I think that Toronto really needs this kind of art. Something as beautiful and as simple as a neon bike brings smiles to people’s faces, sparks curiosity and encourages people to interact on the street — even if it’s just to talk to each other (something Torontonians do not do enough of). I think it’s a great idea, and that the city should be encouraging more of this kind of guerilla beautification in its dull, grey, concrete areas. Good luck with your quest!
The neon bike on Dundas Street, and more importantly, the reactions and interactions it generates, is a testament to the community building power of public art. As someone who is constantly on their bike, I can understand how some might be annoyed to see an art bike taking up valuable parking space; however, I think most cyclists would argue that the symbolic importance of the neon bike takes precedent over the free parking spot. Plus, we all understand that no one can actually ride the thing, and that we can just lock our bike to the painted bike. The role that bikes play in the downtown core is a hot topic. The neon bike, with its flowers and greenery growing from the basket, stands as a reminder of the sustainable and eco-friendly nature of bikes. Its vibrant colour calls everyone’s attention (even those sitting in their passing cars) and reminds us that biking is a beautiful and viable transportation option — especially in the summer season. If our bike posts are meant to serve the biking community, then we should all see that the neon bike is in doing JUST THAT. Thanks. Peace,
On Sunday, we were fortunate enough to have a group of committed, passionate friends help us prime the first ten good bikes, which were delivered to the OCAD U Student Gallery by the City earlier in the week. The two-wheelers were in a sad state when they were dropped at our doorstep — deflated tires, rusty baskets and tattered seats. After a coat of white primer, the mangled misfits started to look sculptural and wonderfully linear. Our painting party in Butterfield Park on McCaul Street was a curious sight and prompted more than a few inquiries. At the end of the day, everyone and everything was a sticky, white, beautiful mess.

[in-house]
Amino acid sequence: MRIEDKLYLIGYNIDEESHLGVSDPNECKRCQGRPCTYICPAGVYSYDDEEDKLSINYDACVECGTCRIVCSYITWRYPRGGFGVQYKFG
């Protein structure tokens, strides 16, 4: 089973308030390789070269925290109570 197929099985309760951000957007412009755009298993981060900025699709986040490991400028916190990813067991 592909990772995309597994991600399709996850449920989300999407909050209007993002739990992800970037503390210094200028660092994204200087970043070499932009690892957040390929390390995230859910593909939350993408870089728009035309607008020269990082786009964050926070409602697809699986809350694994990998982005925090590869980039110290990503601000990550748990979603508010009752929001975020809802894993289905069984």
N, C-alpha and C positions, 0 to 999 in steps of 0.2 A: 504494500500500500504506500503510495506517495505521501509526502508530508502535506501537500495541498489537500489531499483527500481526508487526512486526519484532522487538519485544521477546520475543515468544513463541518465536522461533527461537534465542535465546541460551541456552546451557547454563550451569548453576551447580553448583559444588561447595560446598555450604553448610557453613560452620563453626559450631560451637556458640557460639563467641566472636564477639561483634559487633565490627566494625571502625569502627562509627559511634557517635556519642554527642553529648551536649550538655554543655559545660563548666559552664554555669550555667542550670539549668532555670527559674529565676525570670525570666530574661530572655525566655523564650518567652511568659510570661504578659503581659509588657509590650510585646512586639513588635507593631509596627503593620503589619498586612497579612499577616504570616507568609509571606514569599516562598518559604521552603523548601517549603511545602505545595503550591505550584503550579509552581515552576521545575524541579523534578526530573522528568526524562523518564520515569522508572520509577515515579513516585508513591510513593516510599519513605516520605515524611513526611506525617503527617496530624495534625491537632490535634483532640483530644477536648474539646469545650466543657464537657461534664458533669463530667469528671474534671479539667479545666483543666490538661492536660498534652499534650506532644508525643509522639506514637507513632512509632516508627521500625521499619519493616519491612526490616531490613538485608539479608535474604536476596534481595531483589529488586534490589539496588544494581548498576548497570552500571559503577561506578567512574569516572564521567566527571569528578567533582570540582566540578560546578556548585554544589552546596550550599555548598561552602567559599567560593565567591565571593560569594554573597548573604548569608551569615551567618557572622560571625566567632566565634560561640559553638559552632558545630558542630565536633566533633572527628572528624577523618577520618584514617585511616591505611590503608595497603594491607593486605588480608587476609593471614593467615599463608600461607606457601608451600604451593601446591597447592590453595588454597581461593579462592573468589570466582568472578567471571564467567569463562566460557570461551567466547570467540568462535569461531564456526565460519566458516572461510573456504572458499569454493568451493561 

We’ll be painting these bikes in our signature bright hues with the Regent Park community residents on Sunday, July 3. A very special thank you to Carly Ainlay, Dave Bedrich, Claire Bartleman, Rachel Buck, Jaime Posen and Erin Schachter for helping us on Sunday.
I’m writing to you from Winnipeg, Manitoba, a city known for embracing public art. I’m writing in to show my support for the neon bike installed outside of the OCAD U Student Gallery, which was recently threatened by the City of Toronto. There are two reasons why this installation is great and should stay in place. Firstly, Canada is a country where artistic expression in the public sphere is rapidly becoming the exclusive privilege of advertisers or falls prey to the bland, inoffensive tastes of the civil service. Unsolicited, unfunded pieces like the neon bike are essential to countering this homogenizing onslaught and returning artistic agency to individual human beings. Second, the story’s been picked up by BoingBoing, so if the City ever touches that bike again, they’re going to look like a bunch of humourless knobs to every Apple-polishing, Byrne-worshipping hipster yuppie on the continent. Thank you for your time,
The neon bike outside of the OCAD U Student Gallery was conceived as a simple art project that we hoped would beautify and energize the grim strip of Dundas Street West where we work. The bike’s bold, graphic and current aesthetic was an instant hit with passersby. When we were ticketed by the City, support for the bike poured in from locals and from people in far flung locations including Brazil and Australia; and now we’re teaming with the municipal government on a large scale project that will see dozens of variations on the neon bike placed strategically throughout Toronto. Each bike will mark a site that promotes the ethos of regeneration and community that sparked our creativity in the first place. By accepting support from the City on this initiative, we’re hoping to start a conversation about urban planning, biking and public art in Toronto.